Sharing (R lab) keys for success

I just finished my sixth year of teaching intro stats and data analysis in R to environmental studies grad students. For the first five, I convinced myself that I shouldn’t share my instructor code keys with students before our weekly #rstats labs.

Here are a couple of my commonly regurgitated excuses, based on absolutely nothing:

“If I share the key beforehand, no one will show up to labs!”

“If I share the key beforehand, people will just run the key and not actively code along, so they won’t learn as much!”

This year, a student was struggling to keep up in our computer labs and asked to get the instructor keys beforehand. Labs progress quickly, and they wanted to explore the the key to identify challenging/confusing chunks and prepare for them in advance.

First I was like “eeeehhhhh,” then I was like “pssshh fine I’ll email it to you but please don’t share it with anybody else because [see excuses above],” then eventually I was like “this is ridiculous let’s see what happens if I share the instructor keys beforehand with everyone in the class.”

Here is the nightmare that ensued:

1. Everyone just still came to labs.

Seriously, attrition rate = zero.

2. Everyone was still coding in labs.

My sense was that most students didn’t even look at the key despite knowing it was posted (also fine). But in each lab, several students had printed out the key as an additional resource to help them along. In short: self-motivated students who benefitted from exploring lab keys beforehand could, and the rest just continued showing up and following along without it like they always had.

This year, I actually found no down side to posting my instructor code keys for students and TAs to see in advance. I’m sure there are anecdotal horror stories of shared keys … FINISH THIS

In fact, there are clear benefits. Like:

  • If students want to spend more time looking over code before labs, why in the world would I ever not encourage their interest and effort?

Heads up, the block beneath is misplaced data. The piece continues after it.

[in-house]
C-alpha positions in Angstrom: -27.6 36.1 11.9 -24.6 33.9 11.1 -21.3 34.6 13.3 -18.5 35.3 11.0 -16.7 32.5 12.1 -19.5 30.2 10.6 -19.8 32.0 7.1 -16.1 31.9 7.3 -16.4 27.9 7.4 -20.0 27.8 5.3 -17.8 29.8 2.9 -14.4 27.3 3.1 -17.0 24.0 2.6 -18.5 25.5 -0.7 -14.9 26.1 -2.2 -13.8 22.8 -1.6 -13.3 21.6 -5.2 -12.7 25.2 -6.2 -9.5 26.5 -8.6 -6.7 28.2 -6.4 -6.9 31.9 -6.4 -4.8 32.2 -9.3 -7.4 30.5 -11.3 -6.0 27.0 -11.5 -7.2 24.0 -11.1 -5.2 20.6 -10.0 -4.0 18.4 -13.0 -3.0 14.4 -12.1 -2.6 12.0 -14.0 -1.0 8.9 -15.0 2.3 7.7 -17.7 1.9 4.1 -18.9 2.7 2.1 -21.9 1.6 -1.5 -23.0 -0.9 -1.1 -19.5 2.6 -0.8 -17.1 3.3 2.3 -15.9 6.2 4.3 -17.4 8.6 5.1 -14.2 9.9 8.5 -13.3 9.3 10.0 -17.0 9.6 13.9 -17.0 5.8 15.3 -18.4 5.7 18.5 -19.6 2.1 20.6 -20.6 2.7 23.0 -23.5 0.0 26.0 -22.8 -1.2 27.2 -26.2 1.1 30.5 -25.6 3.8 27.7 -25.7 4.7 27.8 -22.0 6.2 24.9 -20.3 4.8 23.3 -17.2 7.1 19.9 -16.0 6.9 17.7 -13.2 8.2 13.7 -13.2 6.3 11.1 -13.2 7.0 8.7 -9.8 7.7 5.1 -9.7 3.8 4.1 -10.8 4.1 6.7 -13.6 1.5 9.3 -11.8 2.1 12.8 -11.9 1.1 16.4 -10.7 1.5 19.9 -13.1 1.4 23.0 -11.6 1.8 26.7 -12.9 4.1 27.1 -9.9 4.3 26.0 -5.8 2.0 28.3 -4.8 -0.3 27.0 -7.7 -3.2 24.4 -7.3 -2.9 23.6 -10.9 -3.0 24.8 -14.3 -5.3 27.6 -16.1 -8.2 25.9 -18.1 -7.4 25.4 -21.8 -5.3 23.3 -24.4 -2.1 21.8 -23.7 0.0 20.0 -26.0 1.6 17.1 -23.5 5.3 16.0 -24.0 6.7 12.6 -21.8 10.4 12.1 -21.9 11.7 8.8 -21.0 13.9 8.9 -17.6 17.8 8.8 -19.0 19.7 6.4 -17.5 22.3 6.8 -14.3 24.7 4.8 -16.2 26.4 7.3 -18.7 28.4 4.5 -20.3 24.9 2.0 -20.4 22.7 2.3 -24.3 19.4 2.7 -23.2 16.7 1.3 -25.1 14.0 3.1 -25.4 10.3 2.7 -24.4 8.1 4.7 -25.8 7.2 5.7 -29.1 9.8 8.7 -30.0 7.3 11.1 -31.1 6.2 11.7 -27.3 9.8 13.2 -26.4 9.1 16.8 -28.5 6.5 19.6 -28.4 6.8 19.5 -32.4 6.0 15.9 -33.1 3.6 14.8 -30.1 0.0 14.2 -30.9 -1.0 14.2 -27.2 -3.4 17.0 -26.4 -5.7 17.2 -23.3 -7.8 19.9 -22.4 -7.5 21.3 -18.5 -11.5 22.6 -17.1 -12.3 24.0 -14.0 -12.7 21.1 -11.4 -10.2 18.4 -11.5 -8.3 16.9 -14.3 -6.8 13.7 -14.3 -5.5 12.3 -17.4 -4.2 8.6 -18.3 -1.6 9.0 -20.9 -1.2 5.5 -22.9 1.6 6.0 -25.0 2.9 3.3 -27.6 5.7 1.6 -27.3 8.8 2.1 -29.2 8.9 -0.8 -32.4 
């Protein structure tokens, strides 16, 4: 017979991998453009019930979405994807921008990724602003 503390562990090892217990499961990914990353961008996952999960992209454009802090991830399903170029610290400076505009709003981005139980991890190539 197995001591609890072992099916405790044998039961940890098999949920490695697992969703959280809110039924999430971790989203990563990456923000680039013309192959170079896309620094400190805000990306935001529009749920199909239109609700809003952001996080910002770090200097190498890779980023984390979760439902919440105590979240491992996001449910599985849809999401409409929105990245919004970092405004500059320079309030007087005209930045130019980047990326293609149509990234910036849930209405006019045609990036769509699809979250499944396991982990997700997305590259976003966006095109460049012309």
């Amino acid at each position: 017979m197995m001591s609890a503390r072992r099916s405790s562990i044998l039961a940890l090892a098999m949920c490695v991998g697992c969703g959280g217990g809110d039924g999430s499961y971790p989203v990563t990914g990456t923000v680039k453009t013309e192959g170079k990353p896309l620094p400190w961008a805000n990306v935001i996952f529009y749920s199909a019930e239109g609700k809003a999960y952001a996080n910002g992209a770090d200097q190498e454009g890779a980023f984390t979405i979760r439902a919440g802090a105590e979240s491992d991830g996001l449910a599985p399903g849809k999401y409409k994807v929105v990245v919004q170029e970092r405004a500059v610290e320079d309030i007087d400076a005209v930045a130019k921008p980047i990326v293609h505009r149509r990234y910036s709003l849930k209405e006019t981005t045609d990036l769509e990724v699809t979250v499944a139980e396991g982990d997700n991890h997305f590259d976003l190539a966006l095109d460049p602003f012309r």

• When students have to miss labs (illness, personal days, conferences, etc.) they know that the materials are all available without request - which means less stress and emailing for everyone.

  • For anyone who does find themselves falling behind, there’s always a key available for them to figure out where they got lost or went awry. Another small way to reduce student stress.

  • It’s actually less work for me. I can just push all materials to GitHub (data, lab templates, keys), without feeling like I have to hide pieces in different repos or folders or whatever. One (openly shared) Rproj to rule them all.

What DOES this require?

Believing in students.

When it comes right down to it, I wasn’t sharing instructor keys because I didn’t give my students the credit they deserved. Which was really lame of me, because like 99.9% of the time they’ve only ever been more committed and motivated than I expect them to be.

Anyway, the students asking to review the lab materials beforehand are probably not the ones trying to weasel their way out of course effort.

I’ll continue posting all #rstats lab keys (heck, you can even see them: ESM 206 / ESM 244), with gratitude to students who’ve repeatedly proven my reservations wrong.

Allison Horst
Assistant Teaching Professor

My teaching interests are data science, statistics, and science communication.